The first night, we dined at Pod Lipom (Under the Lindens) a restaurant in the Old Town. Observing the other diners, we started with a glass of šljivovica, the fiery plum brandy popular all over the Balkans, accompanied by plate of full flavoured local cheeses. For the main course we chose a mix of local specialities; Bosnian cooks like stuffing vegetables – onions, peppers, vine leaves - with minced beef and covering them with a sauce based on sour cream. A bottle of Montenegrin Vranac, a dark wine with a powerful smoky nose, but lighter palate, was a fine accompaniment. After starting with brandy and cheese we could have eaten our entire meal backwards by finishing with soup, but only in Hanoi have we ever encountered a ‘dessert soup’, and anyway we were too stuffed even for a slice of baklava.

The next two days were drizzly and cool. At home we would have been basking in a late spring heat wave; meteorologically we were definitely in the wrong country.

After an hour in the Old Town on Wednesday morning we returned to our hotel for more and drier clothing. In typical Hotel Ada style, no sooner had we reached our room than the proprietor appeared at the door with a tray of tea. Refreshed and more appropriately clad we walked through the rain to the Bjelava district which sits on the lower slopes of the mountain immediately north of the Old Town. It is a mixed residential area with apartment blocks and new brick houses among some old Turkish style dwellings.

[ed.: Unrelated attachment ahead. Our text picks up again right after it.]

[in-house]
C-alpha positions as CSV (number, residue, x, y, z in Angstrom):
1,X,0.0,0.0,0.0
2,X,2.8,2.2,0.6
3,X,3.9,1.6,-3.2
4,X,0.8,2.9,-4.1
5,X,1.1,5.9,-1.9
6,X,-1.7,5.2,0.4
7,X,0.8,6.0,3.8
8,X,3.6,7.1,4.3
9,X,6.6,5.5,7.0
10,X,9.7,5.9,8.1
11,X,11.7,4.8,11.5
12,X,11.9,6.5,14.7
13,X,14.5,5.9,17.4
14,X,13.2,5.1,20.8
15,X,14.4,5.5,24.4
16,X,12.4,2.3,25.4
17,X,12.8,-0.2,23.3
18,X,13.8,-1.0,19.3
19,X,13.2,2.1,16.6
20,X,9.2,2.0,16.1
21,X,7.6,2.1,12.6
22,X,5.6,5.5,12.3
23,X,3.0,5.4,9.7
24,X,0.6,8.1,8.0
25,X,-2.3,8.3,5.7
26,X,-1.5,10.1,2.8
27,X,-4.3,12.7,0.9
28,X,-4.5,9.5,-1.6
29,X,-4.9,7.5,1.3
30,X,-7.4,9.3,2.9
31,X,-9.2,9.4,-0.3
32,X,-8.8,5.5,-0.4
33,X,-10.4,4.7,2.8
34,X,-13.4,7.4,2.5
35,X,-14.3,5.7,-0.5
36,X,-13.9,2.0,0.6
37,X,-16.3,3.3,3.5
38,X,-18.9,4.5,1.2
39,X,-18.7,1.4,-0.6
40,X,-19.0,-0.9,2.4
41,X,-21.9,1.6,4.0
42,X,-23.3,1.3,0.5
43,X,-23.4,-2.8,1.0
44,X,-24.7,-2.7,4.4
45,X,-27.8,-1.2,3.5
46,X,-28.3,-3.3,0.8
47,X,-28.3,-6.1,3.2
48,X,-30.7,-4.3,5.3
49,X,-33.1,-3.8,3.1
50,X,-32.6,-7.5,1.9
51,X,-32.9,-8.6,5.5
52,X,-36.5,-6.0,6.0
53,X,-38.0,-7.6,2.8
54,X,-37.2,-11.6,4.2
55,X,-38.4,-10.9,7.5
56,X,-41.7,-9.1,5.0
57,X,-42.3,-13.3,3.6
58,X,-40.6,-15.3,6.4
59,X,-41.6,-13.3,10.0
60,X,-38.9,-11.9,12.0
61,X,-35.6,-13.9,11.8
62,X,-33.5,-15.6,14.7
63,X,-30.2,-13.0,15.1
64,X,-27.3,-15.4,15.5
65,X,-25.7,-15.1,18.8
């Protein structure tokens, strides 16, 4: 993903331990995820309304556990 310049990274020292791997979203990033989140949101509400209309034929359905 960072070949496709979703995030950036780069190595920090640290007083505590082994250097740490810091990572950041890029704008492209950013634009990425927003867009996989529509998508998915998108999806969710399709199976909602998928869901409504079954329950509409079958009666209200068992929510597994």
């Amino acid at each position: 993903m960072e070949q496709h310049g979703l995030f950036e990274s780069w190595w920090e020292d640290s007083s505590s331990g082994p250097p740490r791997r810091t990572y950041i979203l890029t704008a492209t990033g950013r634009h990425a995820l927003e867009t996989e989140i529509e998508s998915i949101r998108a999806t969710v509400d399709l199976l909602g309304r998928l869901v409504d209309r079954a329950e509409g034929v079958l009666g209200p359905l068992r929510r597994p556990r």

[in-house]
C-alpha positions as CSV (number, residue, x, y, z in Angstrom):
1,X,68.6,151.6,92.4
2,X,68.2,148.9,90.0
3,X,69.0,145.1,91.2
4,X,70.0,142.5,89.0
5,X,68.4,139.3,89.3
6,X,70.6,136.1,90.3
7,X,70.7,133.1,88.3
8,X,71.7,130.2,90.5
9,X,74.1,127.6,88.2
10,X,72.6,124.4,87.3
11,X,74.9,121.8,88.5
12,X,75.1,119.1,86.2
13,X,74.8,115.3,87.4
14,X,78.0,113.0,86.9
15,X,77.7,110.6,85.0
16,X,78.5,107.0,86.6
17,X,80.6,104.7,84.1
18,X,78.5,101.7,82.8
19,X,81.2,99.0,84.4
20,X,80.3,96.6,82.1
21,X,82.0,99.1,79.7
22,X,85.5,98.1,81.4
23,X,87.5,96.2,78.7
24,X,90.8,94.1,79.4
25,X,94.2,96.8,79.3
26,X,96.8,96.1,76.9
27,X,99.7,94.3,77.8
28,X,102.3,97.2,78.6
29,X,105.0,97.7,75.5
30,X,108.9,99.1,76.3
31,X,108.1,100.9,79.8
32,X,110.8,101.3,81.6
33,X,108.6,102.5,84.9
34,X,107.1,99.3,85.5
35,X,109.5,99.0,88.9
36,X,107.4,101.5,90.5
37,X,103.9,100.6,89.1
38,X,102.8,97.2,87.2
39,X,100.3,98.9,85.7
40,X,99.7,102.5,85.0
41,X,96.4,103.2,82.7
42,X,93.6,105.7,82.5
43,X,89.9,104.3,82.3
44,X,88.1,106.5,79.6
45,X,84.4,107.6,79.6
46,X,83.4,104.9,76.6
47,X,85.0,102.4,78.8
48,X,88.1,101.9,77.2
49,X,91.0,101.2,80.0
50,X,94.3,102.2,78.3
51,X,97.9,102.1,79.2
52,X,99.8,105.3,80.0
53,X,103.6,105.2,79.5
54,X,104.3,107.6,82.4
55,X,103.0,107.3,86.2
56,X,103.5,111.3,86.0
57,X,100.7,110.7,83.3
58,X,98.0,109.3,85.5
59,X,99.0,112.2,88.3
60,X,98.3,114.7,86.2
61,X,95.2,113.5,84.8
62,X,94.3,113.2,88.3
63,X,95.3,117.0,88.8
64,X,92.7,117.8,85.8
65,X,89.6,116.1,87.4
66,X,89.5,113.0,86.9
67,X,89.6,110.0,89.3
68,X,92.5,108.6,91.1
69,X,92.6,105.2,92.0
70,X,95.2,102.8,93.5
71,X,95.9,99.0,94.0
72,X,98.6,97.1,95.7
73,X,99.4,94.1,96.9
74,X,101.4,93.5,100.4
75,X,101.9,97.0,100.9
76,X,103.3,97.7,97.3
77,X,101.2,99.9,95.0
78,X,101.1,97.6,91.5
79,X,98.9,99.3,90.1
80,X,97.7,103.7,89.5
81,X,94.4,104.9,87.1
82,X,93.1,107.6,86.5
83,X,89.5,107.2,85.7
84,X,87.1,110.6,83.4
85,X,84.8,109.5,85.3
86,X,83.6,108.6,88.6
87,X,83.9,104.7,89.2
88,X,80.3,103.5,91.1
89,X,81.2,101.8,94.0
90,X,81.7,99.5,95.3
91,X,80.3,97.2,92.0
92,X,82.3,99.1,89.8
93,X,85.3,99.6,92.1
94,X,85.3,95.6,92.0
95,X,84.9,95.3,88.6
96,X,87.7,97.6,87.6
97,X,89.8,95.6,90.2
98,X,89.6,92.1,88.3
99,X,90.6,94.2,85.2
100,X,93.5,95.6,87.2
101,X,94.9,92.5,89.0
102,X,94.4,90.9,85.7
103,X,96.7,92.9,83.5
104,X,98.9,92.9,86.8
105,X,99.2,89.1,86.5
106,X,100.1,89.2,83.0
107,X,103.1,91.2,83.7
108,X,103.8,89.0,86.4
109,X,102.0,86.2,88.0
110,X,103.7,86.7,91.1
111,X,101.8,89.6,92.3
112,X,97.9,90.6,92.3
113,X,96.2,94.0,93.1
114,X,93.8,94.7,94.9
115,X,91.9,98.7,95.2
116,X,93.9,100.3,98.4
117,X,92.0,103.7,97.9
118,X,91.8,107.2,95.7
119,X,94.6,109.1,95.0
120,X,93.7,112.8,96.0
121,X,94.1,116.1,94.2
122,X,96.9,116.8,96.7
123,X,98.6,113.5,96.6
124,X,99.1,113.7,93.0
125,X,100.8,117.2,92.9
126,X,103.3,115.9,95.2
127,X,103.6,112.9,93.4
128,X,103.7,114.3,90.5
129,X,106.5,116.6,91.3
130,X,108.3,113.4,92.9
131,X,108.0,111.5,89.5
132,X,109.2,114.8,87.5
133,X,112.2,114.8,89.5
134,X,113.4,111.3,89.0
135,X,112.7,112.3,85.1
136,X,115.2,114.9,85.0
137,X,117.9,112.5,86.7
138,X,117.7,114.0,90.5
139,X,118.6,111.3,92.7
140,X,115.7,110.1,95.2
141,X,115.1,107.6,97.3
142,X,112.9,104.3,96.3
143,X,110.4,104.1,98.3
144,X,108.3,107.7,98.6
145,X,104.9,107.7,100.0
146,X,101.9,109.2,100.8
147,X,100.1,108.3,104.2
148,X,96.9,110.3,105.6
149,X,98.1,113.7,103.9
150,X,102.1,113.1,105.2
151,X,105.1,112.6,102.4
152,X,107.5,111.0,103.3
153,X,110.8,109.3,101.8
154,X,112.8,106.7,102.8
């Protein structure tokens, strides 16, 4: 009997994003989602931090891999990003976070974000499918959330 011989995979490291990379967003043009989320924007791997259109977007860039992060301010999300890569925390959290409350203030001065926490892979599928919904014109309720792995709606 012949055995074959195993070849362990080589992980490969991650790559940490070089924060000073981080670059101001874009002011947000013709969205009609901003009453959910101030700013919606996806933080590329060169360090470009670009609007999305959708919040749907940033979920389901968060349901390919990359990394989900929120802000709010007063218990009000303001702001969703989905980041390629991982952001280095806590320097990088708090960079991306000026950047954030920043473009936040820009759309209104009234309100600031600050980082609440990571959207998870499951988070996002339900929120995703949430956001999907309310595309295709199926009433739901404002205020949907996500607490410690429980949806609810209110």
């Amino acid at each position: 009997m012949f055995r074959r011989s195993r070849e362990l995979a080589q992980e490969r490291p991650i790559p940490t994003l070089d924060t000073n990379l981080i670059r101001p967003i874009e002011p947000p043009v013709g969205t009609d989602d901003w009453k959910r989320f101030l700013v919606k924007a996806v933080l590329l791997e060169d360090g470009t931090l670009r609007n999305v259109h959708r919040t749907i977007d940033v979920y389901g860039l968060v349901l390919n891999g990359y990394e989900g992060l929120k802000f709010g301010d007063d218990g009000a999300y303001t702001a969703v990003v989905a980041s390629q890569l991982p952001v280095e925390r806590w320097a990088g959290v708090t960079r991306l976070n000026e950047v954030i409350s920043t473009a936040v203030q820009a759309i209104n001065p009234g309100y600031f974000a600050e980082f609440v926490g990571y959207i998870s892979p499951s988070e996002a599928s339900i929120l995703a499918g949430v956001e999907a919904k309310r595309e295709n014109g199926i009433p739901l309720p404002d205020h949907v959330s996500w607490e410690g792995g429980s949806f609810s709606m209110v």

The Bjelava district in the rain

The Svrzo House (vowels sometimes seem an optional extra in the Balkans) is the oldest house in Bjelava and, according to the Lonely Planet, ‘the best preserved Ottoman-era courtyard townhouse anywhere in the Balkans.’ With an inner and outer house, wooden balconies, a fully furnished dining room with traditional bench seats.....

Ottoman style dining room, Svrzo House
Bjelava, Darajevo


Bedroom, Svrzo House
Bjelava, Sarajevo

......bathrooms and kitchens it gave an insight into the very Eastern lifestyle of the well-off in the Ottoman era

We made our way back down to the old town down streets which sometimes turned into stairs.

Down to the old town on streets that sometimes turn into stairs

We were heading for a café we had earmarked earlier. Lunch, we had learned on Tuesday, can be a problem in Sarajevo. There are dozens, if not hundreds, of cafés, but coffee is all they sell, with maybe a cake or an ice cream. There are doner kebab stalls – which are every bit as appetising on their home turf as they are in England – and Čevabdžinica, cheap eateries whose specialities, which include ćevapi (grilled cylinders of minced beef) and burek (much the same but encased in filo pastry) are a touch heavy for a light lunch - and they only serve soft drinks. There are bars for those who just want alcohol, but finding the equivalent of a beer and a sandwich required perseverance.